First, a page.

We are delighted to reveal our first project involving Mitigation Management’s construction crew. Click to learn more about our new team.
On May 16, 2018 Trey Evans and Matt Hughes from Mitigation Management were given the opportunity to address the entire EPA National Wetland Program body during their annual conference in Atlanta, Georgia.
October 20, 2015 – Atlanta, GA. – Mitigation Management (MM) has obtained the necessary federal, state, and local permits to improve habitat and water quality on 164 acres of wetlands, streams, and riparian buffers along the Etowah River in Dawson County, Georgia.
Hat tip to Mit Mail, who is looking to Massachusetts where a strict NNL policy dependent on on-site mitigation has backfired badly, leading the state to move toward third-party compensatory mitigation in search of better ecological results.
Hat tip to Mit Mail: An obscure lawsuit filed by a Matanuska Susitna wetlands mitigation bank could have national implications. The suit, now in Federal Claims Court, alleges breach of contract by the US Army Corps of Engineers, and land developers are closely watching the outcome.
This story takes you to Appomattox, Virginia where a farmer is using an innovative approach to keeping runoff out of the Chesapeake Bay. By planting trees on retired cropland, the farmer is helping to filter pollutants from streams in the watershed – and those benefits are sold as credits to developers, who must address water quality in state construction projects.
Law360, New York (November 03, 2014, 6:50 PM ET) -- The U.S. Court of Federal Claims dismissed a so-called wetland mitigation bank’s $1.4 million breach of contract suit against the U.S. Army Corps of Engineers on Friday, finding that while the contract between the agency and bank was indeed valid, the lawsuit was filed eight years too late.
Once routinely trapped and shot as varmints, their dams obliterated by dynamite and bulldozers, beavers are getting new respect these days. Across the West, they are being welcomed into the landscape as a defense against the withering effects of a warmer and drier climate.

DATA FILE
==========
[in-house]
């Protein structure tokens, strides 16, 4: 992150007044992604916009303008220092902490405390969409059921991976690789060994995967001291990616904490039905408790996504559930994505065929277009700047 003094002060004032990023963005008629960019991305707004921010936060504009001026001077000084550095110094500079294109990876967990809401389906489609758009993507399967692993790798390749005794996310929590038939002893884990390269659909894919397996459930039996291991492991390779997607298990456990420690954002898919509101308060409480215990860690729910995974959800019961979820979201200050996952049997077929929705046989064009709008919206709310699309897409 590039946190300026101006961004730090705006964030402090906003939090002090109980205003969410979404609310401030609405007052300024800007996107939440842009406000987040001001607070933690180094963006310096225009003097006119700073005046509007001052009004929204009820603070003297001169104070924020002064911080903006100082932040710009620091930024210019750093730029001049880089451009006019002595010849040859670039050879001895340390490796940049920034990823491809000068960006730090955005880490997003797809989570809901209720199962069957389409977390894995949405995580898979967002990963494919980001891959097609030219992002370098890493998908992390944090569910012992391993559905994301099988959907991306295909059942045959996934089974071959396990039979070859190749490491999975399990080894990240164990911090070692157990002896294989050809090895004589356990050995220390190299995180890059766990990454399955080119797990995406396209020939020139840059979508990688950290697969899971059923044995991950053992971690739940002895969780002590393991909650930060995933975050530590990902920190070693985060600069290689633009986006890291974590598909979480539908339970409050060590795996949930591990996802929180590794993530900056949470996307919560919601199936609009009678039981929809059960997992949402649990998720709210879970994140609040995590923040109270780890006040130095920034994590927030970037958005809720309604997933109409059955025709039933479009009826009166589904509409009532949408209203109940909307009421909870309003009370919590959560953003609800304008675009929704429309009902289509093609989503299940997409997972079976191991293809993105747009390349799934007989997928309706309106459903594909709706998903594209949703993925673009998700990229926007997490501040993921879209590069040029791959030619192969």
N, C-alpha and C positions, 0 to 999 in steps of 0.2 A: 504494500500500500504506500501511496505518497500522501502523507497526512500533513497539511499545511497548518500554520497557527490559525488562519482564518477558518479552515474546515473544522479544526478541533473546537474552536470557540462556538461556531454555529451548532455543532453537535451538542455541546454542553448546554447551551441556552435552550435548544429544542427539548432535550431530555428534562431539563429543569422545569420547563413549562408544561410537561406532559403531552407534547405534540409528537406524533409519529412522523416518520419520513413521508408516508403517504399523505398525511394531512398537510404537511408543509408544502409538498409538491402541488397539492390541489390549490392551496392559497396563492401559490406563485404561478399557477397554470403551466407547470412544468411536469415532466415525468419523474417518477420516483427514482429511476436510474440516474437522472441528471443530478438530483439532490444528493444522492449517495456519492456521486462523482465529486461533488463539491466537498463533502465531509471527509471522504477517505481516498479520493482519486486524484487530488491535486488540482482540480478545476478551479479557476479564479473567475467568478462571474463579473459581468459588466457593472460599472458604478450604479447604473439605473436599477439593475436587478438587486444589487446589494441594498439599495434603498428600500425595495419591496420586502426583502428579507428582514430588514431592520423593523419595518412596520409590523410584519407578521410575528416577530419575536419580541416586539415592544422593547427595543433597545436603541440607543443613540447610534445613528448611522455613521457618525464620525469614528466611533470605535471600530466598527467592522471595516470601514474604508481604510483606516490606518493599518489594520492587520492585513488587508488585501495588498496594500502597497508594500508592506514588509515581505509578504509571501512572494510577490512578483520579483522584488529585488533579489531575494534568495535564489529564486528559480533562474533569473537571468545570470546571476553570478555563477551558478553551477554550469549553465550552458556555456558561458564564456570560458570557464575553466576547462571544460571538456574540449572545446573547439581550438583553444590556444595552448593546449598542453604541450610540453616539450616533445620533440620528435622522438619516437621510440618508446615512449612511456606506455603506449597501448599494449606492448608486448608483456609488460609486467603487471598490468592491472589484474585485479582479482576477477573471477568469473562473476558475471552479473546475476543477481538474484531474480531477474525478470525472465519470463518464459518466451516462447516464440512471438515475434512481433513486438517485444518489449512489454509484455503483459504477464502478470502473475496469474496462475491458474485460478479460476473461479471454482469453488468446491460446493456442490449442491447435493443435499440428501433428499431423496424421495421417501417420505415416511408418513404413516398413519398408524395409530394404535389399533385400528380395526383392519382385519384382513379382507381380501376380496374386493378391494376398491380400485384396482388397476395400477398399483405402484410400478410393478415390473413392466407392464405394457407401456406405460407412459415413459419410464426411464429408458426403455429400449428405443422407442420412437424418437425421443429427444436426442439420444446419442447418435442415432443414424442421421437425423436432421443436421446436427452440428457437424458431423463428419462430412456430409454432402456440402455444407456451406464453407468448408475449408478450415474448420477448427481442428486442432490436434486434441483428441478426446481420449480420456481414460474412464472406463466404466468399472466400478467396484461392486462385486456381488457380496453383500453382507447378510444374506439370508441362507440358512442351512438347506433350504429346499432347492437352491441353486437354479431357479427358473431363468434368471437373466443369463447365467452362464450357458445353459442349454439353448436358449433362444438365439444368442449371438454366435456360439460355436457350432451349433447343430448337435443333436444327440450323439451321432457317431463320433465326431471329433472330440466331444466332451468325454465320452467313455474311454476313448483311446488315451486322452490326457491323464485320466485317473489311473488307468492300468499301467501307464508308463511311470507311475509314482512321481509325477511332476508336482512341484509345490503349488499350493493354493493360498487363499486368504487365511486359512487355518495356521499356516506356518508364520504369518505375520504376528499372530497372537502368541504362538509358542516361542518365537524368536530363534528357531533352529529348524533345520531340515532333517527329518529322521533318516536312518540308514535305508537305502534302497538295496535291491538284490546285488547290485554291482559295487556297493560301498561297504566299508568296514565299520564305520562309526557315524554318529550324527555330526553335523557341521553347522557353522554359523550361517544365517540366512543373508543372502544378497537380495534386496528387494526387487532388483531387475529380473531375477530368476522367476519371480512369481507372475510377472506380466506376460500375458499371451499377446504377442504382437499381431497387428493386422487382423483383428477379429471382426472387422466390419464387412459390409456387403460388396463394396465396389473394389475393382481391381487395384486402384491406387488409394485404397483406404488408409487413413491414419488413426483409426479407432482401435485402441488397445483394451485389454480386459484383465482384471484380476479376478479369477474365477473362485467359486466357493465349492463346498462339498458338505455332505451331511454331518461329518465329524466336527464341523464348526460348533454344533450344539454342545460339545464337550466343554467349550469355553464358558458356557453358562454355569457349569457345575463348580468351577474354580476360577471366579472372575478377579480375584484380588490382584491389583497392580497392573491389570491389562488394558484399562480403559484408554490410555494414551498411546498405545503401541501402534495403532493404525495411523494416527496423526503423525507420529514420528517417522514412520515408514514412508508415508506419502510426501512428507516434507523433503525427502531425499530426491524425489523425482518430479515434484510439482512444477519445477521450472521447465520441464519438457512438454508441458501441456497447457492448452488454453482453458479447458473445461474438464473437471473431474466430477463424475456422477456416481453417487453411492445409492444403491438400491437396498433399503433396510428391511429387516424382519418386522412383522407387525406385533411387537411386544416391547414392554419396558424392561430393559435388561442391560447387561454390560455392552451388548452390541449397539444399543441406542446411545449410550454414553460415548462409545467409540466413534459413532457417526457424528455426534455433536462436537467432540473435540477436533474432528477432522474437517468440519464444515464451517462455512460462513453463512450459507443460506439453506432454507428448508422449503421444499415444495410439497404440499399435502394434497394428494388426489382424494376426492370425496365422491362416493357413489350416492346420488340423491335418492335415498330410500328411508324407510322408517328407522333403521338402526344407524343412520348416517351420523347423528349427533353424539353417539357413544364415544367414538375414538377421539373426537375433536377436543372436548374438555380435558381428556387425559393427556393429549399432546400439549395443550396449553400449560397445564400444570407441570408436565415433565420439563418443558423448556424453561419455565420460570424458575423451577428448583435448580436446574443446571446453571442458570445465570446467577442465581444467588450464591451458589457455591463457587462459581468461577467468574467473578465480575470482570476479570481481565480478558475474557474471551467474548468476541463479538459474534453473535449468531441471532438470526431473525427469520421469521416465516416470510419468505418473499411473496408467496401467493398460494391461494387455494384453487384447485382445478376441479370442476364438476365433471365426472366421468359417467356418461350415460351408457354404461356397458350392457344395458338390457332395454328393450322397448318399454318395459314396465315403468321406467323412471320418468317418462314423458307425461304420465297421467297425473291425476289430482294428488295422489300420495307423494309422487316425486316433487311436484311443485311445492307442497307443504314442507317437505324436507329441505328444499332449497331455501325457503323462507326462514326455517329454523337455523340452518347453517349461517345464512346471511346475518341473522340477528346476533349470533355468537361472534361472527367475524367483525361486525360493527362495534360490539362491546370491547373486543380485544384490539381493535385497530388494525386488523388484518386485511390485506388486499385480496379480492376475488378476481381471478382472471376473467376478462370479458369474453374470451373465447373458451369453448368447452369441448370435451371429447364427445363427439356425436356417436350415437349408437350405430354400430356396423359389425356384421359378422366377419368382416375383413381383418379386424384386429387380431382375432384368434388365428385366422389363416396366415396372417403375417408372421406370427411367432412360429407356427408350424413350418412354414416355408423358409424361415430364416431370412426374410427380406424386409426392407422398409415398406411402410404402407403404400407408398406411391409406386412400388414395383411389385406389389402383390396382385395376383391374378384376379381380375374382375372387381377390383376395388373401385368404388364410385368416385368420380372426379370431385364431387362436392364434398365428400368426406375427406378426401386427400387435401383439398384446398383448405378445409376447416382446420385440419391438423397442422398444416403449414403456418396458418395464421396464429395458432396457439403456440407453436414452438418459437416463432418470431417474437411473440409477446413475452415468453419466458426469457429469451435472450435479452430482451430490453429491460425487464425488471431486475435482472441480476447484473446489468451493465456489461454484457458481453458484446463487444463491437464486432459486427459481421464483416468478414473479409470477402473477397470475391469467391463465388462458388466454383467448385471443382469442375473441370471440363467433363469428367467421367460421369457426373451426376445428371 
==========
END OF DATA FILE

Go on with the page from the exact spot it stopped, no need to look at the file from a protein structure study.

WASHINGTON – Secretary of the Interior Sally Jewell and U.S. Fish and Wildlife Service Director Dan Ashe today announced nearly $35 million in grants to 20 states to enable collaborative efforts to conserve many of America’s imperiled species, ranging from the red cockaded woodpecker in the Southeast to a variety of bat species in the Midwest to a colorful flower in the Rocky Mountains.
The Nature Conservancy and JPMorgan Chase have a bold goal: Raise $1 billion over the next three years toward projects that protect agriculture, fisheries, water and land. These power brokers in conservation and finance seek nothing less than to create a mainstream market for investment in ecological conservation.
The latest delay of a draft environmental impact statement for the proposed Glades Reservoir will likely cost Hall County hundreds of thousands of dollars.
A $181 million fund to restore a large portion of the East Orleans Land Bridge didn’t come from local, state or federal government. The money to dredge sediment and rebuild marsh is from a private investment. It’s just one example of what America’s Wetland Foundation would like to see more of for certain coastal restoration projects that could get done faster and cheaper than through the federal process.
From water conservation and reducing our use of petroleum-based fuels to recycling and finding renewable energy sources, Georgia’s environmental successes are impressive. As green practices continue to become more standard in the construction and development industries, Atlanta is ahead of the pack. The city is a partner in the Better Buildings Challenge, a national leadership initiative with a goal of making the country’s commercial, multifamily and industrial buildings 20 percent more energy efficient by 2020. Taking it one step further, Atlanta added an extra 20 percent goal to reduce water use by 2020.